Dunes Review Interview Series: Volume 21.1


For more than 20 years, Dunes Review has showcased the best poetry, fiction & essays from writers here in Northern Michigan and across the country.  We celebrated the launch of the latest issue at the end of April, but if you missed your chance to meet the contributors in person, you can still get a glimpse behind the scenes.  We talked with some of the writers and editors that have shaped Dunes Review, both in its latest edition, and throughout its history.  Check out their stories below!

We're still conducting interviews!  Check back later for more.


Anna Bernstein, Contributor

"Weirdly, probably the worst reaction I've ever gotten from readers was the only time I publicly shared the poem that is in this current issue of Dunes Review with an audience. I think I was trying to read it..."  Read More




Diz Warner, Contributor

"The first poem I remember writing was a limerick in 3rd grade about my friend 'Jan who loved to sleep in a pan, but once on Thanksgiving, was cooked while still living.' But it was in high school that writing became what mattered most..."  Read More




Stephanie Heit, Contributor

"Writing is a physical act: I’m in love with the kinesthetic joy of pen on paper. To feel the curves and song of letters. Revision happens on the computer, usually at my purple desk. I have a wealth of journals whose material marinates until I’m ready to..."  Read More




D. R. James, Contributor

"I wrote from a table or chair looking out over the water through the guest house’s tall windows, listening to the wind and waves and watching the birds and changing seasons.  That lasted about three years and launched me well.  Once I’d moved back into town..."   Read More




Tanya Muzumdar, Senior Editor

"I love that for more than 20 years, we've had a print issue for people to convene over. So many journals are purely online or have switched from print to online. It makes work instantaneously accessible around the world, for sure, but there's something about the tangibility of print..."  Read More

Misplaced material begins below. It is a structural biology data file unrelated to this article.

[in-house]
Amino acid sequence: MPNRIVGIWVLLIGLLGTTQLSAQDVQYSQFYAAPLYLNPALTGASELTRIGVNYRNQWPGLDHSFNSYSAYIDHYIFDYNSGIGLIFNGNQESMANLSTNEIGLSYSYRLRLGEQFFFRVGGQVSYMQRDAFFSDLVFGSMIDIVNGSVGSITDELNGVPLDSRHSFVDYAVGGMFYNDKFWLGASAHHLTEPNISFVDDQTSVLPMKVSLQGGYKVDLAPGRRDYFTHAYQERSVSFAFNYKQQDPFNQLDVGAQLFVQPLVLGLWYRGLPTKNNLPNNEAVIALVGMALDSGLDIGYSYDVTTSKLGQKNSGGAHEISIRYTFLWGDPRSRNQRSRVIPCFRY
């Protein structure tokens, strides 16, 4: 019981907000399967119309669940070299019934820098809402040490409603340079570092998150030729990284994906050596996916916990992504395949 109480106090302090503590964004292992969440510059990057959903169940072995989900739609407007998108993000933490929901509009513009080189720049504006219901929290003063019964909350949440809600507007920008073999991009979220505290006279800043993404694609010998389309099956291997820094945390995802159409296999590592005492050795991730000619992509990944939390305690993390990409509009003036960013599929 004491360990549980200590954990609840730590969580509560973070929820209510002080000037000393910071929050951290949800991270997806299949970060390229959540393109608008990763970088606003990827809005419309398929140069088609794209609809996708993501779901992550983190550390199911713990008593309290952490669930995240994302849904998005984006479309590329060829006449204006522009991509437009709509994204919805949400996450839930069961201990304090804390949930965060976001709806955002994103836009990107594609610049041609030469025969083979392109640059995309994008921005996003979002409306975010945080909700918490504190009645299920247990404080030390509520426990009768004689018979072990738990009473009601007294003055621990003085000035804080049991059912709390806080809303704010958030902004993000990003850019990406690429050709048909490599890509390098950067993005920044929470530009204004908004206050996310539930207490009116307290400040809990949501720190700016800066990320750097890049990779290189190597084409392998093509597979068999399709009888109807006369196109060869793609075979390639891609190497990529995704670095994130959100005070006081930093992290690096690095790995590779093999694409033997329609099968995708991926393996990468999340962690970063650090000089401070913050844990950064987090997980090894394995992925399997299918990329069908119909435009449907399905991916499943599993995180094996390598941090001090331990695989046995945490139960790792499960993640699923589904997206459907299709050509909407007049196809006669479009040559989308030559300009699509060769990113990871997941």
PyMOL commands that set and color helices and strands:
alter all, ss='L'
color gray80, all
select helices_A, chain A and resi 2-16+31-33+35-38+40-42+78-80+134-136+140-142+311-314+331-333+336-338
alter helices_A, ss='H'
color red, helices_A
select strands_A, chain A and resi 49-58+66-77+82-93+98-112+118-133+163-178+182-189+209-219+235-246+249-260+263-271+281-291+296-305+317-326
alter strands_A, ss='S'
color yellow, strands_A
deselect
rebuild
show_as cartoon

Anna Leahy, Contributor

"I liked the way cursive looked, liked the idea that it made meaning even before I could read it, and, by the time I was about four years old, I was scribbling on yellow legal pads next to my mother’s desk..."  Read More




Joanna White, Contributor

"A few years ago, I performed a Crescent Duo concert with my husband.  We played a piece based on poems of Hughes, called “Portraits of Langston”. We enlisted poet Robert Fanning to read the poems with our performance and I was so inspired..."  Read More




Petra Kuppers, Contributor

"I’ve been a writer all my life, ever since I was a little girl growing up in Germany. I am disabled, and couldn’t run and walk easily, so reading and writing were always part of my fantasy flights, my way of exploring the world..."  Read More




Andrew Szilvasy, Contributor

"There’s a lot of crossing out, but I like the physicality of the mess. The computer is generally open but in those cross-technological writing sessions I only type the lines in after they’ve passed muster on the hand-written page..."  Read More




Ed Hack, Contributor

"There are times when, with the last word, I know it’s done. There is a very particular satisfaction writing sonnets, when the quatrain is exactly right and all comes together that, for me, is unmistakable..."  Read More